Pairs of photons (green) produced in LHC collisions suggest the existence of a boson with a mass of 750 gigaelectronvolts. Credit: CMS/CERN

The two experiments that discovered the Higgs boson in 2012 have sensed an intriguing — if very preliminary — whiff of a possible new elementary particle. Both collaborations announced their observations on 15 December, as they released their first significant results since a major upgrade of the Large Hadron Collider (LHC) outside Geneva, Switzerland, was completed earlier this year.

The results largely match a rumour that has been circulating on social media and blogs for several days: that both the CMS and ATLAS detectors at the LHC have seen an unexpected excess of pairs of photons, together carrying around 750 gigaelectronvolts (GeV) of energy, in the debris of their proton–proton collisions. This could be a tell-tale sign of a new particle — also a boson, but not necessarily similar to the Higgs — decaying into two photons of equivalent energy. If so, the particle would be about four times more massive than the next heaviest particle discovered so far, the top quark, and six times more massive than the Higgs.

LHC signal hints at cracks in physics' standard model

In their talks at CERN — the laboratory that hosts the LHC — the speakers for the two experiments took turns in surveying the results of the higher-energy, 'run 2' of experiments, which began in June and was suspended in early November. Both speakers left the results on photon pairs for the end of their talks.

Intriguing bump

In both cases, the statistical significances were very low. Marumi Kado of the Linear Accelerator Laboratory at the University of Paris-Sud said that his experiment, ATLAS, had detected about 40 more pairs of photons than would have been expected from the predictions of the standard model of particle physics. Jim Olsen of Princeton University in New Jersey reported that CMS saw merely ten. Neither team would have mentioned the excesses had the other experiment had not seen an almost identical hint.

“It is a little intriguing,” says ATLAS spokesperson Dave Charlton of the University of Birmingham, UK. “But it can happen by coincidence.”

In particle physics, statistical bumps such as this come and go all the time. If this one turns out to be a real particle, it would be “a total game-changer”, says Gian Francesco Giudice, a CERN theorist who is not a member of either ATLAS or CMS. Experimenters have spent decades validating the standard model, and the Higgs was the last missing piece in that picture. A much heavier particle would open an entire new chapter in the field, he says. “The Higgs boson pales in comparison, in terms of novelty.”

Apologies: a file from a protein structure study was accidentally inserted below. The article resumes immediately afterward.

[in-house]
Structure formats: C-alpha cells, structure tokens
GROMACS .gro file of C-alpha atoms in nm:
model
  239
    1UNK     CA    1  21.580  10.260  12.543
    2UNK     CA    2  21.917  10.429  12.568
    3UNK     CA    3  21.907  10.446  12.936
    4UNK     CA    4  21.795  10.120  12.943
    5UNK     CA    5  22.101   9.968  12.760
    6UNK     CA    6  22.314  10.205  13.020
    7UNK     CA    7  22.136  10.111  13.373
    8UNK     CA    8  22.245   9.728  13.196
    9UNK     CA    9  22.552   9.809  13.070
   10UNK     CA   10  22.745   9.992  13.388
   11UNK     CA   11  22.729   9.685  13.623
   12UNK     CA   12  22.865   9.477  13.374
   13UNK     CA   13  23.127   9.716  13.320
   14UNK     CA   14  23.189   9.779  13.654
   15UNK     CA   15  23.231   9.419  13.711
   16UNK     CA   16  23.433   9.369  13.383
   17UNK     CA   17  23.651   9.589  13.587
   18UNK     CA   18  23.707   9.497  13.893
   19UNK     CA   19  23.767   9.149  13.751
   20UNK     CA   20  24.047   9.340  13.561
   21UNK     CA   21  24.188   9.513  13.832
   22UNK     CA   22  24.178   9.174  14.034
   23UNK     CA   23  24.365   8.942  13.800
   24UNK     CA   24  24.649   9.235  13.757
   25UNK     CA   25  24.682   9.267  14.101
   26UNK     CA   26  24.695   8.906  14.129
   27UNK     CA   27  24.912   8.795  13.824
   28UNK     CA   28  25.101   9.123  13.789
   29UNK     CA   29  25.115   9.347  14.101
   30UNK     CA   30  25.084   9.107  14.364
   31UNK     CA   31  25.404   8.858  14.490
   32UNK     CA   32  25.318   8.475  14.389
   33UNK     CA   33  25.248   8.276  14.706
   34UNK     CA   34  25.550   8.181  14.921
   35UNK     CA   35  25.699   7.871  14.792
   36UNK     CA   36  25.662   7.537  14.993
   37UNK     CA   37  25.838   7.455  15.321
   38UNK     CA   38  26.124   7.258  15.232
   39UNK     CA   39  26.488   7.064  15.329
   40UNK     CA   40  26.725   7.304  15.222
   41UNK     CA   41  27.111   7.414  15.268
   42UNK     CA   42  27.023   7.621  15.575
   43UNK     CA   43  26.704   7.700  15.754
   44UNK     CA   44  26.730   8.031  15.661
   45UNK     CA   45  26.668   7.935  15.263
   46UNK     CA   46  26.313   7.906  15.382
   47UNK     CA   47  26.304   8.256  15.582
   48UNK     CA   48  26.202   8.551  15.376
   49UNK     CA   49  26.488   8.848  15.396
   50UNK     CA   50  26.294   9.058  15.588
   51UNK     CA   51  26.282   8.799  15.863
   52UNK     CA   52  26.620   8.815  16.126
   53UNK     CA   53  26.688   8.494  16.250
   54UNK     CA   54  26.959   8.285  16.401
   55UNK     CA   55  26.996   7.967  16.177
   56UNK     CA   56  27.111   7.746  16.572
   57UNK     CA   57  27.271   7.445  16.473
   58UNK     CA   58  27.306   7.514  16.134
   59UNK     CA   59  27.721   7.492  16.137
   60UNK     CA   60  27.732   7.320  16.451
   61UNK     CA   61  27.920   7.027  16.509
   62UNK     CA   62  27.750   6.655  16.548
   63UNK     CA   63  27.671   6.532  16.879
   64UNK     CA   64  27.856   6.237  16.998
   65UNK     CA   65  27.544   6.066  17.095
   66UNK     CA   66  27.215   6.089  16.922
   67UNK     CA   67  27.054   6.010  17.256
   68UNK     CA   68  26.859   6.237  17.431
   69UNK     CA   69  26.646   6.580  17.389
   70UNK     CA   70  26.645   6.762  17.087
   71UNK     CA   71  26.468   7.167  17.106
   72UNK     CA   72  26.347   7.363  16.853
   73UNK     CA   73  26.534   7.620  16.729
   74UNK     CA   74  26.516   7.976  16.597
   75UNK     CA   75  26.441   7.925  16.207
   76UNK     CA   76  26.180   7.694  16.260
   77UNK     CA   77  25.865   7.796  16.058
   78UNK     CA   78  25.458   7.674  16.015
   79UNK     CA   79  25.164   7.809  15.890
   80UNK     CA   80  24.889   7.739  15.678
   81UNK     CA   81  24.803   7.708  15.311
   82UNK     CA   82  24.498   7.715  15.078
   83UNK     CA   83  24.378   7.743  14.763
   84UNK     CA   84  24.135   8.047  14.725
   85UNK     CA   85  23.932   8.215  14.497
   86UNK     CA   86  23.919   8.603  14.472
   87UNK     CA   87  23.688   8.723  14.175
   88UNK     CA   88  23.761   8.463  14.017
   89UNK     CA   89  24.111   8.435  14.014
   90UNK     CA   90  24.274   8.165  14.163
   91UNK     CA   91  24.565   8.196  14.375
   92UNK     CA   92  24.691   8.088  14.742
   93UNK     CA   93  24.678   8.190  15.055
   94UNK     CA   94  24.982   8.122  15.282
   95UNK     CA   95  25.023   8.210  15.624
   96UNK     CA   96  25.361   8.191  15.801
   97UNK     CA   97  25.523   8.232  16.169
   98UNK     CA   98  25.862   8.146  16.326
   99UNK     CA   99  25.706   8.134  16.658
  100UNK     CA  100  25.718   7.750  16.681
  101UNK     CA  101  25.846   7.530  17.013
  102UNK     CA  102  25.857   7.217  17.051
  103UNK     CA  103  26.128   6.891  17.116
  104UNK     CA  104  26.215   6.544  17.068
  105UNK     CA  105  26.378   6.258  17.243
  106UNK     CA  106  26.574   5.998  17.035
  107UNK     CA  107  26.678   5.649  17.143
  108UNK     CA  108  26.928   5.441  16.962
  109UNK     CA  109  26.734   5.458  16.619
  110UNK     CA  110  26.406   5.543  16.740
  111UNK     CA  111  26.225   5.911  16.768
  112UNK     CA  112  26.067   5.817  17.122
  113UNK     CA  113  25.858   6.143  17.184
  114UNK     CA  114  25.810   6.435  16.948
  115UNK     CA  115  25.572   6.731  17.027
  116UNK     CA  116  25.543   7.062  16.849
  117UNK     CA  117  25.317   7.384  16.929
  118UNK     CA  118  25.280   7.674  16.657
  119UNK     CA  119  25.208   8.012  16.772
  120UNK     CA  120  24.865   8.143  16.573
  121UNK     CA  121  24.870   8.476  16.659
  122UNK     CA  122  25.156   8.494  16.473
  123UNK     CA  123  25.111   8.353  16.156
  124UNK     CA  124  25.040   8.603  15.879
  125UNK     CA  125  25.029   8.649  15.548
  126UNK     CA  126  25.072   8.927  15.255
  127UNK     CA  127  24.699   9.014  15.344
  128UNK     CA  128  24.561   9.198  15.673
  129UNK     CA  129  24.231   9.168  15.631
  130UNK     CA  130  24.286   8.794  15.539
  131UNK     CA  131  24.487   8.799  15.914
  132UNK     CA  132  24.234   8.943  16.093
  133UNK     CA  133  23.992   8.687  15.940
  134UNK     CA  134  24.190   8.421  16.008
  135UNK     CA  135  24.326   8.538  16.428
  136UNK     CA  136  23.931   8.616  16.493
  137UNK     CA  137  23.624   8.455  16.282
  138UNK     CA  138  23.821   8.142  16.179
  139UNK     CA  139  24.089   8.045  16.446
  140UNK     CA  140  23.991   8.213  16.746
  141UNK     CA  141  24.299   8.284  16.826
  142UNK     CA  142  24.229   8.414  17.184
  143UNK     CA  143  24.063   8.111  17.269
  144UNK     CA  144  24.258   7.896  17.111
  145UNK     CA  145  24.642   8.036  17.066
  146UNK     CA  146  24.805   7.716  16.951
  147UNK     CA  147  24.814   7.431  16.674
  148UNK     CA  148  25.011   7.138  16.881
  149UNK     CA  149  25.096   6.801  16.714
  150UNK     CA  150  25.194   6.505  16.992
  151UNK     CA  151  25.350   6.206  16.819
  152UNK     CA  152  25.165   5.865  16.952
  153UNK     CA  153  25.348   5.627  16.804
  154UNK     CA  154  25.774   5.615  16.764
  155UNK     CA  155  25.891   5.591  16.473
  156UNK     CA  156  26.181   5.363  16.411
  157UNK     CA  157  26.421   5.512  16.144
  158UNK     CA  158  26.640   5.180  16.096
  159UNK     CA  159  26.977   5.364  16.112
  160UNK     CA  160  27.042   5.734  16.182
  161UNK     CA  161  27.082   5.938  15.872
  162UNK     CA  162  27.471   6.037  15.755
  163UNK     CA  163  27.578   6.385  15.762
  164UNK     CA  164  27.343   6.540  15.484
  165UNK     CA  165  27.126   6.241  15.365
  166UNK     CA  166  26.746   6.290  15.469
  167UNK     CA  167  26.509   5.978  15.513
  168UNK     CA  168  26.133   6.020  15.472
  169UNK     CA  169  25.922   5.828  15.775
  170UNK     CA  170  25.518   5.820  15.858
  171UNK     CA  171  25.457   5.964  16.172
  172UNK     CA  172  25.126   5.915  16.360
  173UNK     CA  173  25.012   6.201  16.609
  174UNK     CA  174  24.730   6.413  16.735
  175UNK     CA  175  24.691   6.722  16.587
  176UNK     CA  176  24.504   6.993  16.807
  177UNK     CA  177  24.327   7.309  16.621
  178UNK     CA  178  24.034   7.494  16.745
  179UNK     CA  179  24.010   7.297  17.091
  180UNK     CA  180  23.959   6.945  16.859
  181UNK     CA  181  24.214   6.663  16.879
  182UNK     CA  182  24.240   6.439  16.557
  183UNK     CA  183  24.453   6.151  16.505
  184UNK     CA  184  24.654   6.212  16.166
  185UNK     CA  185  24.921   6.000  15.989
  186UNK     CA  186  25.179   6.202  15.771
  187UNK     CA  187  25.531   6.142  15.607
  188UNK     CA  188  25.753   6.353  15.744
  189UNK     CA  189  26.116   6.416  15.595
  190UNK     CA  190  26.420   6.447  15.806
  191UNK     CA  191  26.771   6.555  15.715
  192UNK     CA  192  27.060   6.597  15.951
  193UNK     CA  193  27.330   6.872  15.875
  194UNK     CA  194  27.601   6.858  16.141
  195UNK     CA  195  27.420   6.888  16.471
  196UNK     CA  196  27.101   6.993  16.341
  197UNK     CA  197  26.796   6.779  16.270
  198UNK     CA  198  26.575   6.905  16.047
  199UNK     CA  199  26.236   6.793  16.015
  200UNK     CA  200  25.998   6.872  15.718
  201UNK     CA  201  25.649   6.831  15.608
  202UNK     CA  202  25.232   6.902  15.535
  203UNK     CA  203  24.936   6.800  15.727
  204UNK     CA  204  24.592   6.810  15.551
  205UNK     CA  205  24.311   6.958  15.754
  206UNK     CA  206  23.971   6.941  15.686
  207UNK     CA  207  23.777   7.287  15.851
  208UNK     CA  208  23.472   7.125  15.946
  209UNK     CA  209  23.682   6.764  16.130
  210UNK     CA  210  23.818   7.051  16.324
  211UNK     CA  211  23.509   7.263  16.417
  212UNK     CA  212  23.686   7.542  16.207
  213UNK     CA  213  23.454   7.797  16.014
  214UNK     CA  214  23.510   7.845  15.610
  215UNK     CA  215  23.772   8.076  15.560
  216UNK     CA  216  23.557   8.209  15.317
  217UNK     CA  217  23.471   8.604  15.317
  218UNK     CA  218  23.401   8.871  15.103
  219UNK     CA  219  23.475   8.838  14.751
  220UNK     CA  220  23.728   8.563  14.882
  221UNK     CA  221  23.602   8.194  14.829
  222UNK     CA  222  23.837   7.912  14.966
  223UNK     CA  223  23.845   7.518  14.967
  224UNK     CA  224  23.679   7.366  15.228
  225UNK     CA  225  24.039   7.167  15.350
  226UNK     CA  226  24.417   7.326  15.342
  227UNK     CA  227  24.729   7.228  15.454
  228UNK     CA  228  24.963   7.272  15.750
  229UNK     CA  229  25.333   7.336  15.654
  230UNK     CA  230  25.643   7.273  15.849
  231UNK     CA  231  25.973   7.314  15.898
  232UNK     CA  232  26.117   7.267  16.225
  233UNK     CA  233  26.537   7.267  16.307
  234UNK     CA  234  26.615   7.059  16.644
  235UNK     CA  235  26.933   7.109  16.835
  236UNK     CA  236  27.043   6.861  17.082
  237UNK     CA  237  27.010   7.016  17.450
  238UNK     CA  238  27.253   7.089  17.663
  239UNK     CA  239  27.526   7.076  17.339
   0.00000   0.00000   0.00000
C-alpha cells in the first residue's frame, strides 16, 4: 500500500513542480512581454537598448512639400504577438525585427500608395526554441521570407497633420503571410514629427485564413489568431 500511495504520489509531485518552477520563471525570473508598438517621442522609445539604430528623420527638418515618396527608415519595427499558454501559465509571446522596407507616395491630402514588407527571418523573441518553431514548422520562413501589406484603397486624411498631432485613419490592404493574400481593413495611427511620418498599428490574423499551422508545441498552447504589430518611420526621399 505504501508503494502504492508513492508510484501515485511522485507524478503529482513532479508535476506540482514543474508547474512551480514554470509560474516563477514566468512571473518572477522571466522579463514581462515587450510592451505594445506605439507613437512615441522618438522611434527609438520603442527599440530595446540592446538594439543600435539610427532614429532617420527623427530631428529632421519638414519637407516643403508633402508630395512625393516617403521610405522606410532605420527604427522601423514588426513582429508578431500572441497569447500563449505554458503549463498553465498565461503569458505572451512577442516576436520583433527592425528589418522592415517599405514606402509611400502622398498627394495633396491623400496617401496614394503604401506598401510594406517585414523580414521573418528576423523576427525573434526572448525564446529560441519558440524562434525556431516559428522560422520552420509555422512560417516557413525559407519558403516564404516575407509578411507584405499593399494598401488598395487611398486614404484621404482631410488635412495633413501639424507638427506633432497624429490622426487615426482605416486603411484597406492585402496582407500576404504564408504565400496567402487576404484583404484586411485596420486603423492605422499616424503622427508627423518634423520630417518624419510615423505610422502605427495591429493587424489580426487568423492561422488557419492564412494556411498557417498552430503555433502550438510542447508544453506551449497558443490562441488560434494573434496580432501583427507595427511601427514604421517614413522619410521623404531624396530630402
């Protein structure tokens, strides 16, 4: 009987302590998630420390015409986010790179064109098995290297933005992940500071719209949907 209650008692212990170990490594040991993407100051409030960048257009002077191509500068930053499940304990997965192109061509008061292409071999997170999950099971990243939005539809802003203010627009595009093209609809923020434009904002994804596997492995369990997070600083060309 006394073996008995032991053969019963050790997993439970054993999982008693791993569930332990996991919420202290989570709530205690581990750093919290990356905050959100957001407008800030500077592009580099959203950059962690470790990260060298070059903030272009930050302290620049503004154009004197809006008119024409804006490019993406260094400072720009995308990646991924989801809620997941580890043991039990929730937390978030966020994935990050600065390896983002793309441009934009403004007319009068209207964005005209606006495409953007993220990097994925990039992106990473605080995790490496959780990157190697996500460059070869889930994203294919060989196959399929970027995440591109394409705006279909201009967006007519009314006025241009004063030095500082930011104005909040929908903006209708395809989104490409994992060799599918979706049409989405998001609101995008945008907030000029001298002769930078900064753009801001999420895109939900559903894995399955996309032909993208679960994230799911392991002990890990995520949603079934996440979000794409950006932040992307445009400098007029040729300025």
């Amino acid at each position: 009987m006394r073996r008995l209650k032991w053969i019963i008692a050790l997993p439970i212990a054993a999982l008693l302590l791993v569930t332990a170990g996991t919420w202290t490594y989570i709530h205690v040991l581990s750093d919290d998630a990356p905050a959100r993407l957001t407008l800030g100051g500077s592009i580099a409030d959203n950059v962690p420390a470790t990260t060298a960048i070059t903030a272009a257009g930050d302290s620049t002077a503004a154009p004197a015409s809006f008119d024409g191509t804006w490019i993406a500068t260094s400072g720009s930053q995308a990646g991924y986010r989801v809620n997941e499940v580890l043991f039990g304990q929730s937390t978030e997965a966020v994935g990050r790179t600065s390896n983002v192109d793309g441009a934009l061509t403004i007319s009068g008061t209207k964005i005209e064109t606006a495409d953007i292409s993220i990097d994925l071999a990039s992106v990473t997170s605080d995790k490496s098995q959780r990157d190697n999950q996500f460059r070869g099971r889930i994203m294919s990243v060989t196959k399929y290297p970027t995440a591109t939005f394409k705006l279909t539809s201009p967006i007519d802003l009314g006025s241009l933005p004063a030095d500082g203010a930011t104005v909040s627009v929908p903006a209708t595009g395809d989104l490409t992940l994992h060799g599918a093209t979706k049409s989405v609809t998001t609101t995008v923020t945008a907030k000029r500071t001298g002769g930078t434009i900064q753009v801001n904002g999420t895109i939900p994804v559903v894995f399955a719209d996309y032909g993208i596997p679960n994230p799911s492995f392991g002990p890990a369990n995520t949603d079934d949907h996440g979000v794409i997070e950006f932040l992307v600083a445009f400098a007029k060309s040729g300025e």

LHC 2.0: A new view of the Universe

CMS spokesman Tiziano Camporesi says that his team does not know what to make of the data. The bump appeared as the team was searching for an unrelated particle, called a graviton.

Maxim Perelstein, a theoretical physicist at Cornell University in Ithaca, New York, says that although the 750 GeV boson is not one of the particles that LHC physicists have been searching for, theorists would not necessarily regard it as exotic. It could, for example, be a particle similar to the Higgs, only heavier, he says. “I would not find it a big surprise if this turns out to be real.”

Supersymmetry shortfall

Meanwhile, searches for particles predicted by supersymmetry, physicists' favourite extension of the standard model, continue to come up empty handed. To theoretical physicist Michael Peskin of the SLAC National Accelerator Laboratory in Menlo Park, California, the most relevant part of the talks concerned the failure to find a supersymmetric particle called a gluino in the range of masses up to 1,600 GeV (much farther than the 1,300-GeV limit of run 1). This pushes supersymmetry closer to the point at which many physicists might give up on it, Peskin says.

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As for the photon pairs, Camporesi says that in 2016 the LHC should conclusively establish whether the bump was just another bump or evidence of a new particle. It will be a top priority for the next round of data taking, due to start in March, he says. “If there is an actual natural phenomenon behind these fluctuations, we will know.”

Charlton agrees. “We expect about ten times as much data next year, which should help resolve this question — but quite likely throw up new ones!”